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The Advocate

January 31, 2009

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Artdaily.org

January 12, 2009

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Wound

March 31, 2008

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Elle Decor

March 31, 2008

Hernan Bas: Illustrated Answers with Neo-Romantic Painter

NeueJournal


If Oscar Wilde were a 21st century visual artist we have a feeling that his work would look somewhat like Hernan Bas’ paintings. It’s no surprise, then, that Bas cites Wilde and Joris-Karl Huysmans as inspirations for his oeuvre, which consists of intricate and colorful romantic paintings that constantly explore nostalgia, the opulent social lives of the bourgeoisie, and, perhaps most evidently, queerness. The Detroit-based artist has gained worldwide recognition, with exhibitions in the Brooklyn Museum, the Saatchi Gallery in London, the Galerie Emmanuel Perrotin in Paris, and more recently his fourth solo show, ‘Bright Young Things,’ at the Lehmann Maupin gallery in New York City, on view until April 23, 2016. In this exclusive interview, the splashy neo-romantic painter shares illustrated answers with us.

 

NeueJournal: What was your favorite thing to do as a child?

 

Hernan Bas: I played a great deal outside as a very young child. We lived in the middle of nowhere in upstate Florida where wandering the woods was a big thrill.

 

 

NJ: If you weren’t an artist, what would you be?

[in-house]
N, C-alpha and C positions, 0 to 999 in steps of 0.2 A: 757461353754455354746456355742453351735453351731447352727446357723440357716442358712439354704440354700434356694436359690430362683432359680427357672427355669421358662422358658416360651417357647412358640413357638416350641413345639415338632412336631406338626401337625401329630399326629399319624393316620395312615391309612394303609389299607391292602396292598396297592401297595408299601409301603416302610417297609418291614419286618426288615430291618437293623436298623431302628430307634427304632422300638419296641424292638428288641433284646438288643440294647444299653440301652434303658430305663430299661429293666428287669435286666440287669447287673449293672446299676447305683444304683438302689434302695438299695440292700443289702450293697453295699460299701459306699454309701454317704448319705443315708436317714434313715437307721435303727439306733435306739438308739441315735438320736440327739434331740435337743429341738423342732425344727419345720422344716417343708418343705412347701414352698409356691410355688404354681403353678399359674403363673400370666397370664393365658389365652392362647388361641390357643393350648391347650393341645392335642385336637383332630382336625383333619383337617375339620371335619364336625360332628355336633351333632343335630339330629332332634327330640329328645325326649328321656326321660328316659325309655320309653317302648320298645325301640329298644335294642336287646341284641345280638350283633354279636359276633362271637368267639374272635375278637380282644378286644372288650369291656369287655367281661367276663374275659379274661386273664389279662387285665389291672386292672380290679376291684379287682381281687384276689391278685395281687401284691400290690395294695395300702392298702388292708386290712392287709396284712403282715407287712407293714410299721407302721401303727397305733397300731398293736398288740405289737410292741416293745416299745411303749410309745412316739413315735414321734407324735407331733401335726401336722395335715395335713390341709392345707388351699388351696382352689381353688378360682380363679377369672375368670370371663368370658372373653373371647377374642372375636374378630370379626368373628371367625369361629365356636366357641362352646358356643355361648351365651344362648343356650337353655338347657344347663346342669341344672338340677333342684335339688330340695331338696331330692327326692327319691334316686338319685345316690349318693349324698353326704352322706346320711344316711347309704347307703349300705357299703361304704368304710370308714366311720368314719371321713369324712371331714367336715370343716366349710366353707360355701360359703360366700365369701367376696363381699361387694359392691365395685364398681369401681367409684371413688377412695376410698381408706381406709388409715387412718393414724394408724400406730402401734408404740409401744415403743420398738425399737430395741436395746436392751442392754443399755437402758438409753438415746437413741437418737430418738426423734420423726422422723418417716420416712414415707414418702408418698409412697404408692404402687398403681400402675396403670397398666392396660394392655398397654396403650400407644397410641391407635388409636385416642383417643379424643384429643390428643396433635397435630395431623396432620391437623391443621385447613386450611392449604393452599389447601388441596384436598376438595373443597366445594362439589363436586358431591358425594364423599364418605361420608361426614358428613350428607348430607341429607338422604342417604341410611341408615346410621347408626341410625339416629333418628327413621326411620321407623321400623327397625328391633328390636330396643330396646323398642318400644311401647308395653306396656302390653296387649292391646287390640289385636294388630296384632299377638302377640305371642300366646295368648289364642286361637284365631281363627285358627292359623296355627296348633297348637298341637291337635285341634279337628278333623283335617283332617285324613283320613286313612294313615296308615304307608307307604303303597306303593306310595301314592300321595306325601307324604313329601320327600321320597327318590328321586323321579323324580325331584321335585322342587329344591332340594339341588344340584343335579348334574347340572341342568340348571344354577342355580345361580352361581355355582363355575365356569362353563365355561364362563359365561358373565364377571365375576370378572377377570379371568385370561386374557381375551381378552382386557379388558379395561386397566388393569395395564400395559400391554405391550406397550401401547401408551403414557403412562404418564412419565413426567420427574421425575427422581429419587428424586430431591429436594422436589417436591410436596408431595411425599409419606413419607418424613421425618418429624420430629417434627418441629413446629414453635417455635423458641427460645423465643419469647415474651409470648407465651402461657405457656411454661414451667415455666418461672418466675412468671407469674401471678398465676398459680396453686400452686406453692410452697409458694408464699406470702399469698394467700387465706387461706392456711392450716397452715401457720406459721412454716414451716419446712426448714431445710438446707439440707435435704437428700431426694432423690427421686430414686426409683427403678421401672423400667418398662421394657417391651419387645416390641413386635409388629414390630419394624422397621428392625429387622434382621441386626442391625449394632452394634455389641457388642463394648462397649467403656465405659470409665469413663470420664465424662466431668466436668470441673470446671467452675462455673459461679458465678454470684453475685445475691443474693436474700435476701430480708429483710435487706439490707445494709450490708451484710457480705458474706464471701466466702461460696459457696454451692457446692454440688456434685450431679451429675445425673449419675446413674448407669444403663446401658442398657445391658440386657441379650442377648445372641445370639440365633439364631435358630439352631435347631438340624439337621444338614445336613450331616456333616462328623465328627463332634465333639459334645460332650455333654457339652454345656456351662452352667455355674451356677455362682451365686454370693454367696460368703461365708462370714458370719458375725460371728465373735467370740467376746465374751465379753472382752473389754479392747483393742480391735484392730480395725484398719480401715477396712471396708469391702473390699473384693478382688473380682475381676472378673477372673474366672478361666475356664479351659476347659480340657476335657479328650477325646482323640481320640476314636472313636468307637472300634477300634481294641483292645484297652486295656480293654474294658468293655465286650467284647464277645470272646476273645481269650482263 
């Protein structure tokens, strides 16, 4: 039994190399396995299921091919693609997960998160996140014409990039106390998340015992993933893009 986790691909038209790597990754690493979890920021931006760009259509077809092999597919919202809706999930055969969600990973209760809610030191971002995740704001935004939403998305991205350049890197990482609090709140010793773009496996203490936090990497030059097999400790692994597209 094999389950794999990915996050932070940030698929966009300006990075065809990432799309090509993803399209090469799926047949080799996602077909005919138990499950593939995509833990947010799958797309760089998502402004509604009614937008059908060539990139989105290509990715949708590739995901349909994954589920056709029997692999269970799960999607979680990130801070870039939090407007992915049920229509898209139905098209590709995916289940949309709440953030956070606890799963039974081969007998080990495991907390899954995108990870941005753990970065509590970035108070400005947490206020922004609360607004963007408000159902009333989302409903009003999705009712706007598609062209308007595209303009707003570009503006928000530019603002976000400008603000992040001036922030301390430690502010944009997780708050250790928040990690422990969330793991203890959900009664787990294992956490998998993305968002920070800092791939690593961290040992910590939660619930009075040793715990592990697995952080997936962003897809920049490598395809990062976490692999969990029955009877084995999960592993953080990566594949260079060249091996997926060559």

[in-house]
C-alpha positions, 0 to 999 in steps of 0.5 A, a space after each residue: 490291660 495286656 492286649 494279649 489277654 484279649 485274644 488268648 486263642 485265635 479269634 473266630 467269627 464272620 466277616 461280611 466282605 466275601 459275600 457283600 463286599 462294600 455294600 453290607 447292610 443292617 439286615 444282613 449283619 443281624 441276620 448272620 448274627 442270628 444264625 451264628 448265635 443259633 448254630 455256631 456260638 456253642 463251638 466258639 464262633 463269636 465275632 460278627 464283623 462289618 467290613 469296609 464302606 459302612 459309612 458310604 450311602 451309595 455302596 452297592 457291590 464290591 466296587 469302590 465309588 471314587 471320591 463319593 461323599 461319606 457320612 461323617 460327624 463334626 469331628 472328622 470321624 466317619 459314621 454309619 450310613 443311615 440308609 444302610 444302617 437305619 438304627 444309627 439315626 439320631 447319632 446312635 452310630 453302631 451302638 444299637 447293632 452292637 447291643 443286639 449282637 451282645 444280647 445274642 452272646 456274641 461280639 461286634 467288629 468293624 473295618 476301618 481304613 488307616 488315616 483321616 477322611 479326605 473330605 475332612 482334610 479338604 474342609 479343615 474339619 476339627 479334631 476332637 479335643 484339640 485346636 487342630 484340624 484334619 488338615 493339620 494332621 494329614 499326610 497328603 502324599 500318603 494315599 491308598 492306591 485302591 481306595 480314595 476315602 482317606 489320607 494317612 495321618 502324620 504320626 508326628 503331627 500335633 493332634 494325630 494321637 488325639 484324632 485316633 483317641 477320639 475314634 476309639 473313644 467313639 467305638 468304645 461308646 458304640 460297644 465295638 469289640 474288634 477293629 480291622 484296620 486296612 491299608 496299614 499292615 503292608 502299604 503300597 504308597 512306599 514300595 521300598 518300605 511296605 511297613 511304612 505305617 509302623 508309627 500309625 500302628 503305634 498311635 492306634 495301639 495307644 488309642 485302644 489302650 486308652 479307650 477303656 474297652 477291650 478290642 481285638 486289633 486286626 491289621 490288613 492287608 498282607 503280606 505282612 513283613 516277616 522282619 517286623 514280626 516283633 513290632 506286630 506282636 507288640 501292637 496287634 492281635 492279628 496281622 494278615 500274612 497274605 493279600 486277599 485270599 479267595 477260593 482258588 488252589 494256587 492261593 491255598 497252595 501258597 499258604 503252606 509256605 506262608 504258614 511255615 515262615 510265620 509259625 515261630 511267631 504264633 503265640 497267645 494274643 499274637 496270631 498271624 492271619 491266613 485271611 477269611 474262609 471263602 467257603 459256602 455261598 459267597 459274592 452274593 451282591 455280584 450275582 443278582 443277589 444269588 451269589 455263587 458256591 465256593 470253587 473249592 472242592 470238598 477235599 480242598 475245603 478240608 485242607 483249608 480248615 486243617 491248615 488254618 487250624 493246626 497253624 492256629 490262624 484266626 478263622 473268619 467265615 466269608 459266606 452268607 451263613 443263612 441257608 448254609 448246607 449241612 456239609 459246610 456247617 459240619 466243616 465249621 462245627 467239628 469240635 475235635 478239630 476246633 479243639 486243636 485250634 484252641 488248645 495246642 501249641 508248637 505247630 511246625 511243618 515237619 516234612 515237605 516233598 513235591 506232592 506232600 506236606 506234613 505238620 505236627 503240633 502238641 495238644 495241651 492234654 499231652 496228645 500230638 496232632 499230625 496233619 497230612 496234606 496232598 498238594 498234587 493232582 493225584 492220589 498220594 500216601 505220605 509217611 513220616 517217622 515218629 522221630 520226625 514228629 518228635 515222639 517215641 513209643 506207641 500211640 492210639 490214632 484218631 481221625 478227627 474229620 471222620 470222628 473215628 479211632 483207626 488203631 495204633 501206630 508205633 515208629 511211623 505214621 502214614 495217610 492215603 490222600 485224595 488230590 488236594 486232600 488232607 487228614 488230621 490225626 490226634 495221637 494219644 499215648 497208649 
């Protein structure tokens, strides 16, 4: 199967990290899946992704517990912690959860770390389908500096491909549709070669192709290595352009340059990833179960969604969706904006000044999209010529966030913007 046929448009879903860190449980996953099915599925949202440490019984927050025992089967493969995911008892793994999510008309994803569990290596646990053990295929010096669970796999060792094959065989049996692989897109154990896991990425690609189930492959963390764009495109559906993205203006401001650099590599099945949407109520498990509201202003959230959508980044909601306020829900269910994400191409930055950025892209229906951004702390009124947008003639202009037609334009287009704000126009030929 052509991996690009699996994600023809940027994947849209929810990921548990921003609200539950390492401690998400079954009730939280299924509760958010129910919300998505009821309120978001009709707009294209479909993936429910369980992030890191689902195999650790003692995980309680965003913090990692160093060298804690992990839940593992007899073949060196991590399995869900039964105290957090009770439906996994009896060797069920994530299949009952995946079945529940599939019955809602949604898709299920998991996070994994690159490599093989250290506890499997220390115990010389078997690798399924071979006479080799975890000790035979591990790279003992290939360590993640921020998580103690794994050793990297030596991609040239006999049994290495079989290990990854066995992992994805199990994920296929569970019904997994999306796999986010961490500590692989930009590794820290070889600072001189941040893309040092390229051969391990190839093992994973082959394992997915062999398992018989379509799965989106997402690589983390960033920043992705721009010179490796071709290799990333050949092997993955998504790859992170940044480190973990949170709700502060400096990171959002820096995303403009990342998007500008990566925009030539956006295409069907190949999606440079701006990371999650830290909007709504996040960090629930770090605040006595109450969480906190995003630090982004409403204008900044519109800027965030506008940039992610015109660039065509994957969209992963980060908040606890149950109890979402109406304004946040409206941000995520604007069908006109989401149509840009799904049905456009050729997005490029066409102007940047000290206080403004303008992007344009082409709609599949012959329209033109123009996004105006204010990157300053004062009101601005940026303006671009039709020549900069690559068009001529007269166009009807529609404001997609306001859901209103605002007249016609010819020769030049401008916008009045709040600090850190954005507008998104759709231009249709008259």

HB: If I could, I would like to write about art. Aside from that, and as cliche as it may sound, I am really into interior design.

 

 

NJ: What does your most idealized self look like?

 

HB: If we are talking strictly looks, I’d say I wish I had the same body I had when I was 20. Aside from that, and if we’re going a bit deeper, I wish I was a little less flaky–I can forget to reply to an email for days on end!

 

 

NJ: If you could only eat one thing for the rest of your life, what would it be?

 

HB: Crispy bok choy.

 

 

NJ: What’s your biggest vice?

 

HB: Television, it plays in the background of my studio, and I can’t fall asleep without it on. Bud Light is on the list too.

 

 

NJ: What is a talent you possess that a lot of people don’t know about?

 

HB: I have a green thumb. I love plants, but really I put all my eggs in that painting basket.

 

 

NJ: What is the first thing you see when you wake up?

 

HB: The sun peeking through a curtain, or Jose Diaz Balart on MSNBC if I left the TV on.

 

 

NJ: What is your most prized possession?

 

HB: I collect a lot of different things so it’s hard to pick, but one object I coveted for a while before finally getting my hands on is my Elise Wright photograph. Titled “Fairy Sun Bath” from a series known as the Cottingley Fairies, Elsie and her cousin caused a sensation in the 1920’s when they claimed to have photographed real life fairies in their garden. They later admitted that four of the five images they created where faked, except the fifth photograph, which I own now.